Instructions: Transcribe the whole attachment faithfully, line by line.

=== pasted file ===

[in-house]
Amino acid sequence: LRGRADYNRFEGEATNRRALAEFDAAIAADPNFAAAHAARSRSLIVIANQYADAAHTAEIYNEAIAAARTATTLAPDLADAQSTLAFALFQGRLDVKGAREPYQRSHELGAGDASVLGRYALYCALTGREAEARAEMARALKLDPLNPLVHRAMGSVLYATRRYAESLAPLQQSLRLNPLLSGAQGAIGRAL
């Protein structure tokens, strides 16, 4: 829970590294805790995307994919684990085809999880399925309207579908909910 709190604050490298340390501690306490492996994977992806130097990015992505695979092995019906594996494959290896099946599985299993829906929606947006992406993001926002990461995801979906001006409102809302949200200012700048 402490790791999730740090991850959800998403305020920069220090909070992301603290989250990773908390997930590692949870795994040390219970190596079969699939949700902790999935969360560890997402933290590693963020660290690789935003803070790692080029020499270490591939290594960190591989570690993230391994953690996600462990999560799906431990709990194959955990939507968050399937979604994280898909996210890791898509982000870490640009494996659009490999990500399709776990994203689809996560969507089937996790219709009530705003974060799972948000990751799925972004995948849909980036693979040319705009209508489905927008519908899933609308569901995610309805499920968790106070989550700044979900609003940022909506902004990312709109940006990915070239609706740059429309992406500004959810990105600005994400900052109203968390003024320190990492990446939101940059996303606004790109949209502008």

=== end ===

[in-house]
Amino acid sequence: LRGRADYNRFEGEATNRRALAEFDAAIAADPNFAAAHAARSRSLIVIANQYADAAHTAEIYNEAIAAARTATTLAPDLADAQSTLAFALFQGRLDVKGAREPYQRSHELGAGDASVLGRYALYCALTGREAEARAEMARALKLDPLNPLVHRAMGSVLYATRRYAESLAPLQQSLRLNPLLSGAQGAIGRAL
């Protein structure tokens, strides 16, 4: 829970590294805790995307994919684990085809999880399925309207579908909910 709190604050490298340390501690306490492996994977992806130097990015992505695979092995019906594996494959290896099946599985299993829906929606947006992406993001926002990461995801979906001006409102809302949200200012700048 402490790791999730740090991850959800998403305020920069220090909070992301603290989250990773908390997930590692949870795994040390219970190596079969699939949700902790999935969360560890997402933290590693963020660290690789935003803070790692080029020499270490591939290594960190591989570690993230391994953690996600462990999560799906431990709990194959955990939507968050399937979604994280898909996210890791898509982000870490640009494996659009490999990500399709776990994203689809996560969507089937996790219709009530705003974060799972948000990751799925972004995948849909980036693979040319705009209508489905927008519908899933609308569901995610309805499920968790106070989550700044979900609003940022909506902004990312709109940006990915070239609706740059429309992406500004959810990105600005994400900052109203968390003024320190990492990446939101940059996303606004790109949209502008």